Cosmic Ray Research
By Jim Burnett - National Parks Traveler
A Hollywood writer would love this plot…but it's true.
The "largest, most advanced aircraft of its day," modified for a secret research mission, takes off for a flight over the desert. Painted on its nose are the words, "Cosmic Ray Research."
The plane ends up at the bottom of one of the largest man-made lakes in the world, Lake Mead, where the wreck becomes a prized find for underwater archeologists.
The plane was a B-29 Superfortress, one of the last built near the end of World War II at the Boeing plant in Wichita, Kansas. This particular aircraft underwent modifications in 1947 to transform it from a weapon of war to a flying laboratory for Project Apollo, a joint Army/Navy Cold War research program.
On July 21, 1948, the aircraft took off from its base in California and headed east over the desert. It was on a special military mission to conduct atmospheric research using a then top secret instrument called the “sun tracker” that was installed on the plane—hence the words "Cosmic Ray Research" painted on its nose.
The mission required runs at altitudes ranging from 30,000 feet to "as low as possible."
While the plane was making a low run over Lake Mead, something went awry. The pilot later reported, “The water was very calm. Surface was absolutely smooth,” when the plane struck the surface of the lake. The landing must have been quite a ride for those on board: according to one account, when the plane hit the water, three of the four engines were torn off and the plane "skipped like a stone for more than a quarter mile."
All five men aboard the aircraft escaped into life rafts before the plane sank to the bottom of Lake Mead. The crew members were rescued by local boaters, and the plane remains where it sank, under about 170 feet of water. Its location was an intriguing mystery for over 50 years; its discovery was announced in 2002. According to the park, it is "remarkably intact with the unique design features and structural modifications still visible."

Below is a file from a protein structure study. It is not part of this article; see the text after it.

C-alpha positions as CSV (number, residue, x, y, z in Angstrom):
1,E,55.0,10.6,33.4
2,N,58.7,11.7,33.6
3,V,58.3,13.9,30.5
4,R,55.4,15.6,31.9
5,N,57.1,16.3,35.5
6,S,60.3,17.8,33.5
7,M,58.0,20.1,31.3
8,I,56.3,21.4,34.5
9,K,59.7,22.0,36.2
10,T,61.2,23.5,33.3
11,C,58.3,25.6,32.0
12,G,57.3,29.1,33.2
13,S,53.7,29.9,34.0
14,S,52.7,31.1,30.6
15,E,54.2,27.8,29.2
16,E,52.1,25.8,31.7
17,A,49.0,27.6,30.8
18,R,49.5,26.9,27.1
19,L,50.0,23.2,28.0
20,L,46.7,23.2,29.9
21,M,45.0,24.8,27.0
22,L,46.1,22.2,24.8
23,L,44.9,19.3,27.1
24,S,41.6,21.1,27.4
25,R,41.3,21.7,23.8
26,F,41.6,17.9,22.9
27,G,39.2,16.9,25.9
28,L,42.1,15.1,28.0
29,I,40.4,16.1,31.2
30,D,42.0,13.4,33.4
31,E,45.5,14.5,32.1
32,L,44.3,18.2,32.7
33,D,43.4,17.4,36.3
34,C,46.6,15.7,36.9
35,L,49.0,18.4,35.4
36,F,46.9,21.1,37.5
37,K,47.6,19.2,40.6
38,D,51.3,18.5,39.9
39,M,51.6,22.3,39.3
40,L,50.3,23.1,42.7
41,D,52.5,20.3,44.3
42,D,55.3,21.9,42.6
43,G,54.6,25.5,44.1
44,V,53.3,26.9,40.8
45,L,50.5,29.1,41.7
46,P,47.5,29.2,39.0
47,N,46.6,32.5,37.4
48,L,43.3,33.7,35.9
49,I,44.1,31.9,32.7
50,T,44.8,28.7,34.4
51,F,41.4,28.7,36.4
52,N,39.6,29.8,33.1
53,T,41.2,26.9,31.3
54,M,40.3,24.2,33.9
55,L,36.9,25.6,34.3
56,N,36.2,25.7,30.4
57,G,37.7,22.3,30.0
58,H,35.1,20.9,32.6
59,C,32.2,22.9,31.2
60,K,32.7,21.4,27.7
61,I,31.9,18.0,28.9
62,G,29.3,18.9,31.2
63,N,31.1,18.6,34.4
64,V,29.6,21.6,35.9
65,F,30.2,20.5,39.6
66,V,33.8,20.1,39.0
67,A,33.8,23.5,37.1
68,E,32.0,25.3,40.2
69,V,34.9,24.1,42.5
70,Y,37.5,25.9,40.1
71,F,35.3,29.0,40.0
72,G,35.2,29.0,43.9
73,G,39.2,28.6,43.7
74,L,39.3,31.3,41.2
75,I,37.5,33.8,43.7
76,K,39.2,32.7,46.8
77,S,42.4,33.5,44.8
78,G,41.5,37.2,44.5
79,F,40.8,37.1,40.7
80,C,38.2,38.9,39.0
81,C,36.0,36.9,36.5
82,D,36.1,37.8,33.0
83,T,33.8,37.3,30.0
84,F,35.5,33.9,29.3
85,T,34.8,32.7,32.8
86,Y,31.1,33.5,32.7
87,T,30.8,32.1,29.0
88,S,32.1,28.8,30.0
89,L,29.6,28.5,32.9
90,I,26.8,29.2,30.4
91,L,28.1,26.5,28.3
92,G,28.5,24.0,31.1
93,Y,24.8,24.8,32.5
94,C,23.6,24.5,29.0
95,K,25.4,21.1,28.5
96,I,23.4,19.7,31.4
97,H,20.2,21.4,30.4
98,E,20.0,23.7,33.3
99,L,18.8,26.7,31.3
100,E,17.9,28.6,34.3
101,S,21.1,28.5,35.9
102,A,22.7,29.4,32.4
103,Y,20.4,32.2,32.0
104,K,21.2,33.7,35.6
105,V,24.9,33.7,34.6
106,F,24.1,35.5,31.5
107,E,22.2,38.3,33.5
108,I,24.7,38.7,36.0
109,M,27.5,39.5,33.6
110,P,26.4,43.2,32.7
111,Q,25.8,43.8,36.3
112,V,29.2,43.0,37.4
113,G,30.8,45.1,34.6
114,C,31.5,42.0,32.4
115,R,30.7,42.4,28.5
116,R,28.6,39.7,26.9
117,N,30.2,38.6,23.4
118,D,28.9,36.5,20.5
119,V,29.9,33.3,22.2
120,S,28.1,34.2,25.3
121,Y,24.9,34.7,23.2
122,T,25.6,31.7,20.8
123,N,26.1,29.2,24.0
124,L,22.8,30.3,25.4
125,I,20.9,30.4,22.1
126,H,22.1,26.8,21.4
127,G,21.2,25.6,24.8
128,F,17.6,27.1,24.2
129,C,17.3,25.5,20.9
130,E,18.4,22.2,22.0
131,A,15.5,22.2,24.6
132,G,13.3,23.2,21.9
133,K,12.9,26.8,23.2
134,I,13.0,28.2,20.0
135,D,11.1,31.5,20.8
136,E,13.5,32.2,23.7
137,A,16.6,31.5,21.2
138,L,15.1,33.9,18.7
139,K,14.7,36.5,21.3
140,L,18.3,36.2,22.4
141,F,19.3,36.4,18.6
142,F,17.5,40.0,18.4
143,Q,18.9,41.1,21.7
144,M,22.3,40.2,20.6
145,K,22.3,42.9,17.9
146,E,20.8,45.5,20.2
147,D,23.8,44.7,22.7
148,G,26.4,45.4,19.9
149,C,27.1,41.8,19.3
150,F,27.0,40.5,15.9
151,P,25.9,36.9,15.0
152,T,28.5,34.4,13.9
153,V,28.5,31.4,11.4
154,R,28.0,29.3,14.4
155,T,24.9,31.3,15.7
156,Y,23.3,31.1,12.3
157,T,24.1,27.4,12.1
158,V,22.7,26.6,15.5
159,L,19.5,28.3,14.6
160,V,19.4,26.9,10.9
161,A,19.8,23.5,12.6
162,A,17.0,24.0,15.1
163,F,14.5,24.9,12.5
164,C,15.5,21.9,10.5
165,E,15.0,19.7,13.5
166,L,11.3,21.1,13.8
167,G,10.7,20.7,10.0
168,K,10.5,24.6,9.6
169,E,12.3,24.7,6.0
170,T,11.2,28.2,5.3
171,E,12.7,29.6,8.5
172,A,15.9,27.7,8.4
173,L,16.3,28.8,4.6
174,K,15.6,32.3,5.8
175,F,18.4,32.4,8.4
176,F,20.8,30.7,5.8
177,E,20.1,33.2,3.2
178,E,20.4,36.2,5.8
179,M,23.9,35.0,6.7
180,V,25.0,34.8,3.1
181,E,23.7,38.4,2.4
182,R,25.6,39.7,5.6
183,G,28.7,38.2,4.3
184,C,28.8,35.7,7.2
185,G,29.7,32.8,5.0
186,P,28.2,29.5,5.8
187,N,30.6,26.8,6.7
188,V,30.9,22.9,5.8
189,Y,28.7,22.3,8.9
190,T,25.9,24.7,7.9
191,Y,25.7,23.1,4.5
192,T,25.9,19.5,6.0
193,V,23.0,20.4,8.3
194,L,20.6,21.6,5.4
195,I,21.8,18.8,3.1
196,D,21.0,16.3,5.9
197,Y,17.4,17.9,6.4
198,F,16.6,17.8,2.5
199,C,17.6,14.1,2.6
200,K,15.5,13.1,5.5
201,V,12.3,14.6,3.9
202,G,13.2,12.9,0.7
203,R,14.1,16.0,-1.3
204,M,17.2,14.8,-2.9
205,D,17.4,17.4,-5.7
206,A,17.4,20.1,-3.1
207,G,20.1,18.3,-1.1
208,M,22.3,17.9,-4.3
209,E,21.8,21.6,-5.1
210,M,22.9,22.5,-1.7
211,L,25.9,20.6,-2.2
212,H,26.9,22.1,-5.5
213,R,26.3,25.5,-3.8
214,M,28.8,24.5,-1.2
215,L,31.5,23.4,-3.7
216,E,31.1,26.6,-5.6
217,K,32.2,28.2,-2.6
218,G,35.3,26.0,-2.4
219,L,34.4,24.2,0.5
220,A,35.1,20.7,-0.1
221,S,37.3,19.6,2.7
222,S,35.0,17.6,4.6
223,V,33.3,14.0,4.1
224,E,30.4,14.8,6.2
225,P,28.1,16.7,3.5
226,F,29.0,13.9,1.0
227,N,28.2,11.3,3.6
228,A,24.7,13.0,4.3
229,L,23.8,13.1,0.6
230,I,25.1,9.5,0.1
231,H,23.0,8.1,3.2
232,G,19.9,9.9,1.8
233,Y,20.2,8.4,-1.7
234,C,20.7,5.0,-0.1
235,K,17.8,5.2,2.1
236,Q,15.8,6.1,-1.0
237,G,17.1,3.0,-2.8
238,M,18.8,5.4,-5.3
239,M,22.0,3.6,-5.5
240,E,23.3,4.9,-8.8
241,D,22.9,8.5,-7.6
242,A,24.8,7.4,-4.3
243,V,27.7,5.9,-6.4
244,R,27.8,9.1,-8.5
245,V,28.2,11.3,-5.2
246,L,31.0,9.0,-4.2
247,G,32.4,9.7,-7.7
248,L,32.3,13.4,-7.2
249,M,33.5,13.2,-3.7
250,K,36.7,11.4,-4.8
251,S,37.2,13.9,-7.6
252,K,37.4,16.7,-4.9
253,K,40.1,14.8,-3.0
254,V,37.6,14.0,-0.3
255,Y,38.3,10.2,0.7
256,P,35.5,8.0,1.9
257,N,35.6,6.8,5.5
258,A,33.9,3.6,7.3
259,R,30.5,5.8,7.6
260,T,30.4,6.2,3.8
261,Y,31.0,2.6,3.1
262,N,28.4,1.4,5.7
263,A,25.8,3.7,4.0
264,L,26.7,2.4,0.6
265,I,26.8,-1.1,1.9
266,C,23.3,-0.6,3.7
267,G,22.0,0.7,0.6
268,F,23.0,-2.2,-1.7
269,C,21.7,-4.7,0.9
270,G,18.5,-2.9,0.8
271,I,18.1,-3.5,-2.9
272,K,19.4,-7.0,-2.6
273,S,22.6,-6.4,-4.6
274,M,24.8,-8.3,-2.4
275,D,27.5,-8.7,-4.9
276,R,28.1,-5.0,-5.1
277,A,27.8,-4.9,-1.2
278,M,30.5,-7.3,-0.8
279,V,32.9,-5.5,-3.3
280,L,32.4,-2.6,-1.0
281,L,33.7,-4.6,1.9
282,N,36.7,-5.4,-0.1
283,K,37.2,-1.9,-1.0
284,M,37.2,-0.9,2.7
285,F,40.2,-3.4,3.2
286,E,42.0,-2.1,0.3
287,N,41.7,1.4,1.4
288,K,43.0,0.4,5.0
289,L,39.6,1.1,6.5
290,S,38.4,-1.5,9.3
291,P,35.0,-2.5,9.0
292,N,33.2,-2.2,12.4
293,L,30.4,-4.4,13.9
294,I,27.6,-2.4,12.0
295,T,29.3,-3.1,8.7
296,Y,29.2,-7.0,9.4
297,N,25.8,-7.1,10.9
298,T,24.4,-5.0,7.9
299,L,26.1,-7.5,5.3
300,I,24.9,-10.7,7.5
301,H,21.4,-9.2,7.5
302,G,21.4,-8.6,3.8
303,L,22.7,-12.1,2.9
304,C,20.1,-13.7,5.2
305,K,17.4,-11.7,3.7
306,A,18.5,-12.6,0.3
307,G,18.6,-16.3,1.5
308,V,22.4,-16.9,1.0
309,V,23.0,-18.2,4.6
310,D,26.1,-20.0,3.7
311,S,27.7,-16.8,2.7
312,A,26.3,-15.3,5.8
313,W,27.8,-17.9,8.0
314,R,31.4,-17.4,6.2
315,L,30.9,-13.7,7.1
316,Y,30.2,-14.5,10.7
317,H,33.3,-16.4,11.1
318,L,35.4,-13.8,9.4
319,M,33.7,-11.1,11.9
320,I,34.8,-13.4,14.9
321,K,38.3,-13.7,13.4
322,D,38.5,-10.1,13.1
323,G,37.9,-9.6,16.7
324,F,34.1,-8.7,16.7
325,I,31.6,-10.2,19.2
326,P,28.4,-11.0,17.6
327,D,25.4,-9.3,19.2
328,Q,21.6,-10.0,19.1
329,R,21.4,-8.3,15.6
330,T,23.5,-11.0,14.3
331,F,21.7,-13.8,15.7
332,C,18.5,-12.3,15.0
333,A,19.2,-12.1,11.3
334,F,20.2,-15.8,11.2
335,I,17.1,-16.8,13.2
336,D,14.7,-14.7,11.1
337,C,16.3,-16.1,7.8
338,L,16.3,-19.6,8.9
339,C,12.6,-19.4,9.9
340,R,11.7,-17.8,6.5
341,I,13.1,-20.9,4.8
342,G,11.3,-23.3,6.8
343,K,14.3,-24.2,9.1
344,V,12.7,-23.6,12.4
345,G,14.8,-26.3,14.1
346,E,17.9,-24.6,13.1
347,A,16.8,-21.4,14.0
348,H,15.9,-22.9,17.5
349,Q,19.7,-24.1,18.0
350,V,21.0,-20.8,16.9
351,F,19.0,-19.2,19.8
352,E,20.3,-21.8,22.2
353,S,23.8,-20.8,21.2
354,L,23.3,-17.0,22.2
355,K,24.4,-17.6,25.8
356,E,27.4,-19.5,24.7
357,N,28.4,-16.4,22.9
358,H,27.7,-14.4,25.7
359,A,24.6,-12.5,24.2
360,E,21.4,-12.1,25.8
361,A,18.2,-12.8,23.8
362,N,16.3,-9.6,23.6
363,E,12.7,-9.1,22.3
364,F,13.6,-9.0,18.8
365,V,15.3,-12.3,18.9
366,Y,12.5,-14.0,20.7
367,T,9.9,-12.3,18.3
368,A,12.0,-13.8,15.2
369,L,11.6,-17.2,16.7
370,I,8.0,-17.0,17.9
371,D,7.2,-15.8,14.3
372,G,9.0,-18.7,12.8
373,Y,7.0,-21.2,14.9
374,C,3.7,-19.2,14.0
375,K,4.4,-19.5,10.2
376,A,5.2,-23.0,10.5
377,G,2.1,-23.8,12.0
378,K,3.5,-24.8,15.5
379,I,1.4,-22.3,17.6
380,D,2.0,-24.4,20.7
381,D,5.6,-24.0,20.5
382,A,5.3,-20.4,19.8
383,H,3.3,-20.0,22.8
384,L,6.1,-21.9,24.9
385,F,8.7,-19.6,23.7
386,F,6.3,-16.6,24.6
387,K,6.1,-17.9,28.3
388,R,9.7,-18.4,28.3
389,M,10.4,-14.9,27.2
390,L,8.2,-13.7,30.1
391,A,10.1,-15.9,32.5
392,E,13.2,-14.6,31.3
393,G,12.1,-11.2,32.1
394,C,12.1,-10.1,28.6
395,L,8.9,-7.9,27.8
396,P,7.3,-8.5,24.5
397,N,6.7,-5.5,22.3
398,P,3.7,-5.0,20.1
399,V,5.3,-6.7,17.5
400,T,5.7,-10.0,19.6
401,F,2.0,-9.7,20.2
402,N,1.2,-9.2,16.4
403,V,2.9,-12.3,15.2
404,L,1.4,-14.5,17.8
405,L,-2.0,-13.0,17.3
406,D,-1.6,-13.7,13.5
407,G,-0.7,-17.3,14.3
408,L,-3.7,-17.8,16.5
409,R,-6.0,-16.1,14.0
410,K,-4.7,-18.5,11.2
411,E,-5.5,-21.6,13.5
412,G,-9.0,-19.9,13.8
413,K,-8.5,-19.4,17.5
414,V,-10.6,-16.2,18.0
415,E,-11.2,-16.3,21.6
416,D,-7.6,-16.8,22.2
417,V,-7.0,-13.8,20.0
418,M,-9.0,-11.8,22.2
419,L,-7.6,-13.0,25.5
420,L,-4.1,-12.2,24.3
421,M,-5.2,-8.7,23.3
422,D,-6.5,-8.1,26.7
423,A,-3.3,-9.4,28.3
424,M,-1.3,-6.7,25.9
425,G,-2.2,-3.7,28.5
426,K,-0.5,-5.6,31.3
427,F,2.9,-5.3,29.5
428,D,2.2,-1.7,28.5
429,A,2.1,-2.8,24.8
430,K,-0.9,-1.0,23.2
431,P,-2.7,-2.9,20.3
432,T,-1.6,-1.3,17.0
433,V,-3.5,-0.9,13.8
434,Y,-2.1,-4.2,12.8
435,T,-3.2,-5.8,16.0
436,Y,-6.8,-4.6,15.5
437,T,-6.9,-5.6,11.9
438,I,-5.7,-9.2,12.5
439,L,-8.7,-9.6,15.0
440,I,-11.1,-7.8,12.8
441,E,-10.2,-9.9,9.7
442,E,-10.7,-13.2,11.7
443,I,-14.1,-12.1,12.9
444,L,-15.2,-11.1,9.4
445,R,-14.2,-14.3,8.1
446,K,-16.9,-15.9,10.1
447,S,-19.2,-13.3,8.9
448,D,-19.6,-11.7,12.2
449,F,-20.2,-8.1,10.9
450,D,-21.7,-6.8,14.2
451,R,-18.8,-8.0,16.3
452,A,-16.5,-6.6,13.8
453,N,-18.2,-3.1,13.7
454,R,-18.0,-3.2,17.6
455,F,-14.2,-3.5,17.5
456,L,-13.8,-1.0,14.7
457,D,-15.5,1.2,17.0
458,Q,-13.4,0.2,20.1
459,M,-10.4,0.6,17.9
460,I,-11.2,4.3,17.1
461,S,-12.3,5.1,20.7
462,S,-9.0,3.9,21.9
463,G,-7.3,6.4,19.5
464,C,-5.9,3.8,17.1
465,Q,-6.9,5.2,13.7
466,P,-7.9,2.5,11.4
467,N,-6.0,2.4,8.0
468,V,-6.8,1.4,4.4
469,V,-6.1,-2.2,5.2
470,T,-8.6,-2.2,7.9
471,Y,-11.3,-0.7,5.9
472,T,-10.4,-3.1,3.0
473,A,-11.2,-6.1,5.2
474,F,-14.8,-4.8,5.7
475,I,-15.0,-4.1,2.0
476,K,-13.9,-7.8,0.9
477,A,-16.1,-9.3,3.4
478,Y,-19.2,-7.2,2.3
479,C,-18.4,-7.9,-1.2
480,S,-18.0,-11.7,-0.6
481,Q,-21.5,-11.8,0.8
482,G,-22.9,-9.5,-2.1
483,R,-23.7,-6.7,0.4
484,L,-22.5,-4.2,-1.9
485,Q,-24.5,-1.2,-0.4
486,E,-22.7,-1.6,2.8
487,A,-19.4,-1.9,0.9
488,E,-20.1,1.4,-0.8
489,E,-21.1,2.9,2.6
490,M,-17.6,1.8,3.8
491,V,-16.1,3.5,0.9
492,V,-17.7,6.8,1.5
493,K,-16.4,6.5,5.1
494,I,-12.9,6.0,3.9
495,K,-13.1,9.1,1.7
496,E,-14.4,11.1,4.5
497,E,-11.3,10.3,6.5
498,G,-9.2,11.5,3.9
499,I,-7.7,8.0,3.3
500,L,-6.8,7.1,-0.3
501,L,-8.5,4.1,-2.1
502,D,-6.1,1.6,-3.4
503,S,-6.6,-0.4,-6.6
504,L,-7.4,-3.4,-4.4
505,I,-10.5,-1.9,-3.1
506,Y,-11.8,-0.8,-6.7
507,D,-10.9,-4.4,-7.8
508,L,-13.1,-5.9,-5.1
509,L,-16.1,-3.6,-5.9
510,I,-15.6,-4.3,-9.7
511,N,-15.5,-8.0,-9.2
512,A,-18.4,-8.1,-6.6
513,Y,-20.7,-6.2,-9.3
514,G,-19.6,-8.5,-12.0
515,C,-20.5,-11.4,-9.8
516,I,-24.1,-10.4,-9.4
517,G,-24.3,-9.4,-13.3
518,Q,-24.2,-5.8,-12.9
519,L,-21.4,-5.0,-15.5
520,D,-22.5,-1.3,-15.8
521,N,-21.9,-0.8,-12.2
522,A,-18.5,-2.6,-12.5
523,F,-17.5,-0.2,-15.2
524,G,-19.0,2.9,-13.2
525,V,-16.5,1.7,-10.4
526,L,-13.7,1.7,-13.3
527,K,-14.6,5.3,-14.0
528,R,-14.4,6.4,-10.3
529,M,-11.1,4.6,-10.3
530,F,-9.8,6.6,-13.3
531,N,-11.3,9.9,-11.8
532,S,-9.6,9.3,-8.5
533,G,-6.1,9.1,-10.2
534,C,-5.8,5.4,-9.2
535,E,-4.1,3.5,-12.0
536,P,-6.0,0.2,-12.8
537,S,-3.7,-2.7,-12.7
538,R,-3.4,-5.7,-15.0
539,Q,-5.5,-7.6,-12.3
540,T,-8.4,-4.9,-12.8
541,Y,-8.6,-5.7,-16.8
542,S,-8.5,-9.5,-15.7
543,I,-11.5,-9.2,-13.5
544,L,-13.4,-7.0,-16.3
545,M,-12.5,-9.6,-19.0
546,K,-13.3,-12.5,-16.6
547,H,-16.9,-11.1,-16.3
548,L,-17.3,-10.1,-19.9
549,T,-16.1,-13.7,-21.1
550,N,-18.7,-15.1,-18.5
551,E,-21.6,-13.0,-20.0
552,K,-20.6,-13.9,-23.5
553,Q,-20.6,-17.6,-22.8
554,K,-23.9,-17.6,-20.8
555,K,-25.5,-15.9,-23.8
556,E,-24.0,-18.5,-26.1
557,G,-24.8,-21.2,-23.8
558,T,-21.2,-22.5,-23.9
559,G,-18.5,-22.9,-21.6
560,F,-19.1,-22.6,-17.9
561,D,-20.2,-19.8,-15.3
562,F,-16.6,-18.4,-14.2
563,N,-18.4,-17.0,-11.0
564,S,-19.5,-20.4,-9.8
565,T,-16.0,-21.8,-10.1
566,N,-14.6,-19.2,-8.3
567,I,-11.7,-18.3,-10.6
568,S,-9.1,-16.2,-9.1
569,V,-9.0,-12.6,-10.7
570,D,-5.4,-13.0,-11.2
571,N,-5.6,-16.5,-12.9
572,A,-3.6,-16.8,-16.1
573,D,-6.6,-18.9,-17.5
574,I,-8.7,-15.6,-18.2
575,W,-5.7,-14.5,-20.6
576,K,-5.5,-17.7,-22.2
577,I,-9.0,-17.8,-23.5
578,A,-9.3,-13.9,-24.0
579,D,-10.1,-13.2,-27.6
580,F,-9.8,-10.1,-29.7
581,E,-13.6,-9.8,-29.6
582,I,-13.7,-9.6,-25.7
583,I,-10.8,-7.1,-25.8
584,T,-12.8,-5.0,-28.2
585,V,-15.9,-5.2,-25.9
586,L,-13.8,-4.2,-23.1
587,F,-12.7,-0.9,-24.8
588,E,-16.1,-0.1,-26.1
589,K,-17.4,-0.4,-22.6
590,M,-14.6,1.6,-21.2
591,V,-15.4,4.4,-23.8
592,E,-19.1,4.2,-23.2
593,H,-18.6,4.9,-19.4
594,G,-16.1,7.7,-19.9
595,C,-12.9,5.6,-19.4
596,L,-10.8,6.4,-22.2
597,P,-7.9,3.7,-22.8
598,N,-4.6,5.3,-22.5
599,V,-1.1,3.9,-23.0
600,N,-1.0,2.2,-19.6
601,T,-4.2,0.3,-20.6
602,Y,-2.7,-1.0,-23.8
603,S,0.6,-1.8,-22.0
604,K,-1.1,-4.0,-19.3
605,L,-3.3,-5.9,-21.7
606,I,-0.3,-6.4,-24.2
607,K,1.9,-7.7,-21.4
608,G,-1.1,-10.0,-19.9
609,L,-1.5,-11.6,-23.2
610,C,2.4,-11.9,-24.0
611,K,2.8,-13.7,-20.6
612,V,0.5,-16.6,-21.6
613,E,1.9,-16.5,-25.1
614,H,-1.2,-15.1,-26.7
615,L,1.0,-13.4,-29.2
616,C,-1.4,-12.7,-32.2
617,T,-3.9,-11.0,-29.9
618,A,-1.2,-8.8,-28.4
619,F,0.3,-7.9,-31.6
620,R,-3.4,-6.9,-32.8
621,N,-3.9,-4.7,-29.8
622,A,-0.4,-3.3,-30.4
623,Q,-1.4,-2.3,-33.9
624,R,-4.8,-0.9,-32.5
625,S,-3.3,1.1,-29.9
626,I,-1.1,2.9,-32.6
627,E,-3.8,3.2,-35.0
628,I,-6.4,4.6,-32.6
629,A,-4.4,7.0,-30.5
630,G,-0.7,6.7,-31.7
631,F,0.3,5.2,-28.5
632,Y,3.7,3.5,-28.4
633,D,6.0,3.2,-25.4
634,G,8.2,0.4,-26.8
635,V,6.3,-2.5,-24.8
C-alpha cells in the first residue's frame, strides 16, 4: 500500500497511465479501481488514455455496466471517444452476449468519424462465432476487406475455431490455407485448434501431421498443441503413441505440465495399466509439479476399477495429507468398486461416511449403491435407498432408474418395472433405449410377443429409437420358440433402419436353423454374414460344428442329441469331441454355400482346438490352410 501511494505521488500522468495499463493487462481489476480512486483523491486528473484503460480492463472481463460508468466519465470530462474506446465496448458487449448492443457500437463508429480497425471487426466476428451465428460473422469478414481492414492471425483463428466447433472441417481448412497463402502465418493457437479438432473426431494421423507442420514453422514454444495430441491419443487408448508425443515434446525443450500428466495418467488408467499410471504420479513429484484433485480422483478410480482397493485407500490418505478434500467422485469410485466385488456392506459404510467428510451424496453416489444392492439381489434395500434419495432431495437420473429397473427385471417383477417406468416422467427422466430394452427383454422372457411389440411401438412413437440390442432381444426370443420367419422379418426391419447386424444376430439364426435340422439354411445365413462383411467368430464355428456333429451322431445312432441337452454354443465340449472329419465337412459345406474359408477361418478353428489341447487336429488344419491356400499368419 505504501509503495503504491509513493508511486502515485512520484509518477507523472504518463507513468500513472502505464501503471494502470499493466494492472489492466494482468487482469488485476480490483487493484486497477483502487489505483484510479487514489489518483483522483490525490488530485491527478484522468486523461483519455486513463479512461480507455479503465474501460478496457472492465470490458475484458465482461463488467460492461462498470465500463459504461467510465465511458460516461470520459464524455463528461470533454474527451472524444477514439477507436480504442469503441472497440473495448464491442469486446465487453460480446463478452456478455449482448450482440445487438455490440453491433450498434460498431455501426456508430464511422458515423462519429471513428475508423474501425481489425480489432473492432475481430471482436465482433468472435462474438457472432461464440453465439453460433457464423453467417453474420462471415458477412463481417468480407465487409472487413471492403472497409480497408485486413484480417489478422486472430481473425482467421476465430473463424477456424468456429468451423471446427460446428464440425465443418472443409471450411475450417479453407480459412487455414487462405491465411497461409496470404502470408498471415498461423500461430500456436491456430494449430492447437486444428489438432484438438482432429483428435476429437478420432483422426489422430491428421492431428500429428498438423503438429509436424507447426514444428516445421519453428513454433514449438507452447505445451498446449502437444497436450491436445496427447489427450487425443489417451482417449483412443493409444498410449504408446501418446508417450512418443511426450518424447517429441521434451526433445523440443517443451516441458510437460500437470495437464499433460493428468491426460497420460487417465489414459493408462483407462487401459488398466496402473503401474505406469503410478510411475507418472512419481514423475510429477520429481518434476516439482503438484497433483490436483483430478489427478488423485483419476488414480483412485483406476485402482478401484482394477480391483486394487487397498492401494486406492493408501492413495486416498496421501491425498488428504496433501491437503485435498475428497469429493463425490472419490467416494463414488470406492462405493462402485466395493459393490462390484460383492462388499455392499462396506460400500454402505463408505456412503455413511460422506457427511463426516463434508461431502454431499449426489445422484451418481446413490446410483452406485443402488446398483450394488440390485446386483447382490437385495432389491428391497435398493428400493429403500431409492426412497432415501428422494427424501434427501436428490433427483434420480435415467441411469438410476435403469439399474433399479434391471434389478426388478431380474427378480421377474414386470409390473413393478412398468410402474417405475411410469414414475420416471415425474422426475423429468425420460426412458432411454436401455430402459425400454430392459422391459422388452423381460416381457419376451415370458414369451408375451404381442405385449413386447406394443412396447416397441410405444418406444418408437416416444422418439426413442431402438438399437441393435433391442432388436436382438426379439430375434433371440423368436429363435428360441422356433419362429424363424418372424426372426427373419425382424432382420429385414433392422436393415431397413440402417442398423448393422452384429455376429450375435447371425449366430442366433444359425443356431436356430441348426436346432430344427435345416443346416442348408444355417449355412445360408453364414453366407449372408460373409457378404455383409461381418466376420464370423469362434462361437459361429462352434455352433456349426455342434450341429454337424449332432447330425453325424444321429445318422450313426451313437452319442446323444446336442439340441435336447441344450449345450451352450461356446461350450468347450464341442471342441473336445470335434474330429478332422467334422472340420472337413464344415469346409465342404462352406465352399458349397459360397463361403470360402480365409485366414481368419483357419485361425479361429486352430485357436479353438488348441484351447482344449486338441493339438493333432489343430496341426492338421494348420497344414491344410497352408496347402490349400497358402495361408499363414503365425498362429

For reasons of safety and protection of the historic bomber, the site is "closed to SCUBA and all forms of underwater diving unless a permit has been issued by the Chief Ranger's office." The combination of the depth of the wreck and the cold water make the location too risky for most recreational divers. Visits to the bottom at this depth are classified as "technical dives," and require special equipment and training.
At various times in recent years, commercial dive operators have held a Commercial Use Authorization (CUA) to conduct guided technical scuba dives at the B-29 site, but no such agreements are currently in place.
According to park spokesman Andrew Muñoz, a prospectus for a new CUA is currently undergoing review, and is expected to be advertised for open bidding early next year. If a new CUA is issued, private divers will once again be able to visit the site.
Lest collectors be tempted to attempt something foolish, it should be noted that all known artifacts from the wreck are now in safekeeping in the park's museum collection.
Lake Mead National Recreation Area has been legally designated as "custodian of the B29 Superfortress Bomber and all its appurtenances."